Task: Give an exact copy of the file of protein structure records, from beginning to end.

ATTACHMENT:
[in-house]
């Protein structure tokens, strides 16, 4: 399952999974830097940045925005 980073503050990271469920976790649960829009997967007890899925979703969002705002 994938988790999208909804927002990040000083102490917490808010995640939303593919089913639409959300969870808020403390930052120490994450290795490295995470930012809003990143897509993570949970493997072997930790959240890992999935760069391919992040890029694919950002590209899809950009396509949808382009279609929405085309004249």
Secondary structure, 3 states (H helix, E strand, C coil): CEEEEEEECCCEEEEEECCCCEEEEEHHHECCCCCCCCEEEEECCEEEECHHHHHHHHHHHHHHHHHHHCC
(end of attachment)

[in-house]
């Protein structure tokens, strides 16, 4: 399952999974830097940045925005 980073503050990271469920976790649960829009997967007890899925979703969002705002 994938988790999208909804927002990040000083102490917490808010995640939303593919089913639409959300969870808020403390930052120490994450290795490295995470930012809003990143897509993570949970493997072997930790959240890992999935760069391919992040890029694919950002590209899809950009396509949808382009279609929405085309004249």
Secondary structure, 3 states (H helix, E strand, C coil): CEEEEEEECCCEEEEEECCCCEEEEEHHHECCCCCCCCEEEEECCEEEECHHHHHHHHHHHHHHHHHHHCC